Georgia State Research Partnership Brings Clarity to State Budgeting Practices
By Alex Hathaway, Researcher, Center for State and Local Finance
On July 6, the state of Illinois finally enacted a bipartisan balanced budget – 736 days after it was due.
But the damage has been done. According to the state comptroller, Illinois has unpaid bills in excess of $15 billion, and Bloomberg L.P. shows it owed $194.7 billion in unfunded pension liabilities and retiree health care obligations as of 2016.
The fiscally imprudent standoff has played out in the media with blame for the governor, the legislature and municipal unions. Although the state managed to stave off a junk bond rating from Moody’s in July, its general obligation bond rating sits only one notch above that.
It’s a wake-up call, or should be, for governors and policymakers across the United States. What other states may experience as small strains by comparison are still indicative of lagging fiscal health and governmental accountability, and everyone has room for improvement.
Left unchecked, these state budget problems erode public trust.
This is the cornerstone of the research Georgia State University’s Center for State and Local Finance (CSLF) is conducting with the Volcker Alliance. The multiyear study, Truth and Integrity in Government Finance, seeks to improve budgeting practices and fiscal sustainability in all 50 states.
Twelve colleges and universities are participating, with Georgia State as the lead institution in the Southeast. In a 29-question survey, graduate students and faculty are delving into forecasting and budgeting practices, one-time revenue uses and transparency issues.
Some preliminary national findings from fiscal year 2016 show:
- About two-thirds of the states failed to make contributions to public employee pension systems that the plans’ actuaries deemed necessary.
- About 20 percent of states filled budget gaps with proceeds of asset sales, upfront payments on financing and other financial transactions.
- Other one-time revenue sources are also common: Five states borrowed to funds to close budget deficits, 11 shifted current costs to future years and 30 moved special funds into the general fund.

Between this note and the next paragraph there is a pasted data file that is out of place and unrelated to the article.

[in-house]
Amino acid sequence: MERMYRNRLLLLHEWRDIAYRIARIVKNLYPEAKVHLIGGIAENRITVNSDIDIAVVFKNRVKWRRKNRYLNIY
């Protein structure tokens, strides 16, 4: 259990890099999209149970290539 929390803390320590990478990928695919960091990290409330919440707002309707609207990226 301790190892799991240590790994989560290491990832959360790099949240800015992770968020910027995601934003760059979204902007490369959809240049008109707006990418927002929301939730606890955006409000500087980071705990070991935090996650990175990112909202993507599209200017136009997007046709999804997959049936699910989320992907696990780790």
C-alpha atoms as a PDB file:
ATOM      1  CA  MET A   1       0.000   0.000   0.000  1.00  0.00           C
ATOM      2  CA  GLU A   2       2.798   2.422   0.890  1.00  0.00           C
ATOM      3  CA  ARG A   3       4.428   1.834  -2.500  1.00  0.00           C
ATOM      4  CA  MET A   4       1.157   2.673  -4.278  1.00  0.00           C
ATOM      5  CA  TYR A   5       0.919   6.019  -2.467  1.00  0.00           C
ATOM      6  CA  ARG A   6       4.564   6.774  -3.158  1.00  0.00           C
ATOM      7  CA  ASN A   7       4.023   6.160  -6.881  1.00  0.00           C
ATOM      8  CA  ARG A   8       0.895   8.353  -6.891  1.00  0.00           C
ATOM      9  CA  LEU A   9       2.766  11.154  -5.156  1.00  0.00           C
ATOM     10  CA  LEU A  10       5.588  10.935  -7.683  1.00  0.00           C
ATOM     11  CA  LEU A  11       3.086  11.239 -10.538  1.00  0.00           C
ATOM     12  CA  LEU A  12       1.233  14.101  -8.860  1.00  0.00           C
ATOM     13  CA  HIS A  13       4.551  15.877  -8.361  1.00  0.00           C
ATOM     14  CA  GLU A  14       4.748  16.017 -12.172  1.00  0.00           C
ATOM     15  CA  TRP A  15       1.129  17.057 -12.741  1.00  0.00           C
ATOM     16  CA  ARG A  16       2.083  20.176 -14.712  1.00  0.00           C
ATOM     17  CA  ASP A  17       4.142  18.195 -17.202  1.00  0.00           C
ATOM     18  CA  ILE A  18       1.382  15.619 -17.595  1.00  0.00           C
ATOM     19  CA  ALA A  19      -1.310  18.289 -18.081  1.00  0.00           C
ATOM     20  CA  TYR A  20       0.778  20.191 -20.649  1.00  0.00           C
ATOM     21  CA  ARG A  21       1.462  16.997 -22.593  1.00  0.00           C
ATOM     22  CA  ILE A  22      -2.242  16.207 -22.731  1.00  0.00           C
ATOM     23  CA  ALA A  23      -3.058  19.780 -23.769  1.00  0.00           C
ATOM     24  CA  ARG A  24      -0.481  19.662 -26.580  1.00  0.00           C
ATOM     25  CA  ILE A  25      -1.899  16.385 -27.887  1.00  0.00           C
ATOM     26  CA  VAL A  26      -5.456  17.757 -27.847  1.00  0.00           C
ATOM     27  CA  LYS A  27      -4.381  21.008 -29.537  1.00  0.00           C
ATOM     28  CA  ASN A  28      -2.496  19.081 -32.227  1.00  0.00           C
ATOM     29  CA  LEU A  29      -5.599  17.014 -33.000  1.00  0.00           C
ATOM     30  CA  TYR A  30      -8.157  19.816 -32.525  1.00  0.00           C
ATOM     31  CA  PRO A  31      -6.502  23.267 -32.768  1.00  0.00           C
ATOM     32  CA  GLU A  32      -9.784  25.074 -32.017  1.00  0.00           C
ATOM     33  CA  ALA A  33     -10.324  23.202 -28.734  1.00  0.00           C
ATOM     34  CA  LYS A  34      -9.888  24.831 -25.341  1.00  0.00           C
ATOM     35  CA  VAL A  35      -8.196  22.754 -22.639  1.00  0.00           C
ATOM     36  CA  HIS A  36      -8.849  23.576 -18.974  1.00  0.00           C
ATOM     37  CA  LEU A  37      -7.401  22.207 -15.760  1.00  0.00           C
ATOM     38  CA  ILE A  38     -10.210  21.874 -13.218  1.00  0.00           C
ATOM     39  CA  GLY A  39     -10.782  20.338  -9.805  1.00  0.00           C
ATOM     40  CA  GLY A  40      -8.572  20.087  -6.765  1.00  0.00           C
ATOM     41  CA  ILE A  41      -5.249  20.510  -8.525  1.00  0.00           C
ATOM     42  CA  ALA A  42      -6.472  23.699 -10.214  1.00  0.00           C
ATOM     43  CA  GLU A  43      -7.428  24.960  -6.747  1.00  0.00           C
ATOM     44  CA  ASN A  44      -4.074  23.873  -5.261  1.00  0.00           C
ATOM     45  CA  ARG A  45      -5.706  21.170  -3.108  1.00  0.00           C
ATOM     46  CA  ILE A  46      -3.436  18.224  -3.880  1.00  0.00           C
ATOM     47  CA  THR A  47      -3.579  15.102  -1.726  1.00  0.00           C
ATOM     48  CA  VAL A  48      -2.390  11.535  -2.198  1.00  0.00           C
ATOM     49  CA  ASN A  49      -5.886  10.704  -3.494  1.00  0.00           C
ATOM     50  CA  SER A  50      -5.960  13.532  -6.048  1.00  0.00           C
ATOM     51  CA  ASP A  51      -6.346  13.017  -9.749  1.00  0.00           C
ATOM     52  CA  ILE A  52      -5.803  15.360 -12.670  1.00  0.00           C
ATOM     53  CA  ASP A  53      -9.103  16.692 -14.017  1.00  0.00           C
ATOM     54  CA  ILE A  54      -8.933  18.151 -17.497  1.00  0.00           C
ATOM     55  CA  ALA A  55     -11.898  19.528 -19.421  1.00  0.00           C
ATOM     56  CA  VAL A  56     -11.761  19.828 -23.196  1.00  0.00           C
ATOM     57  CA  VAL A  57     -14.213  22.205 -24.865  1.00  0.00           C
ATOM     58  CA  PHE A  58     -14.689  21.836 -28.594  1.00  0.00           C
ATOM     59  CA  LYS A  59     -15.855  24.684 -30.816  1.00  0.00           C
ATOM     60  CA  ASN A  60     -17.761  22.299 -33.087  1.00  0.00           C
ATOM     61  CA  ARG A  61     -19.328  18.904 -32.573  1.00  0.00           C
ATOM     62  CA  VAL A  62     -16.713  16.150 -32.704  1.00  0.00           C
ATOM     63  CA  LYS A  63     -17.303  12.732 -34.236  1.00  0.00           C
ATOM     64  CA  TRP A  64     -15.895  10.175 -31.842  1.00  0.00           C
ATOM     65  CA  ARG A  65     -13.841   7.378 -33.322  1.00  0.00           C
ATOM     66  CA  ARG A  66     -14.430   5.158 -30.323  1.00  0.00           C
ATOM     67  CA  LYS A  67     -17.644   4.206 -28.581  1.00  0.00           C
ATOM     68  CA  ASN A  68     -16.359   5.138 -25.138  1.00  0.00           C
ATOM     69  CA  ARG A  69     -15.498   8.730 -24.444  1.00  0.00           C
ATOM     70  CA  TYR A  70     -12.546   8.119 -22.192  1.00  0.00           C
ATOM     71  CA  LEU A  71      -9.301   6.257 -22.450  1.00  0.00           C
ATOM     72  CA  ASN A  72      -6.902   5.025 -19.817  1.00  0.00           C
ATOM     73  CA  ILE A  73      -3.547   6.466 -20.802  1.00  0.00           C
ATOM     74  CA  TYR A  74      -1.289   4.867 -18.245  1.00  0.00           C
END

- Only 20 states publish multiyear revenue estimates, and just 20 disclose multiyear expenditure forecasts.
- Four states lack consolidated budget websites, and only two fully disclosed the cost of deferred infrastructure maintenance.
In phase one (2016-17) of the project, Georgia State’s researchers studied the budgeting practices of Georgia, North Carolina, South Carolina, Maryland and Virginia for fiscal years 2015-17. Earlier this year, CSLF presented its findings, including one on fiscal disclosures and another on revenue forecasting.
In the summer, the Volcker Alliance extended its work with CSLF, and Georgia State will study the same five states and three additional ones, finishing the fiscal year 2017 analysis and beginning the fiscal year 2018 study with available data.
CSLF also will conduct two national training sessions on state budgeting practices and debt. The sessions are intended for graduate students across the nation participating in the Volcker Alliance project. Trainings documents, research protocols and tips will also be provided by CSLF.
On Sept. 28, CSLF researchers are scheduled to present results from their ongoing work at the Association for Budgeting and Financial Management national conference. The final Volcker Alliance analysis will be released on Nov. 2 in New York City.
Alex Hathaway, who began the Volcker Alliance project as a graduate student, is a researcher at the Center for State and Local Finance in the Andrew Young School of Policy Studies at Georgia State University.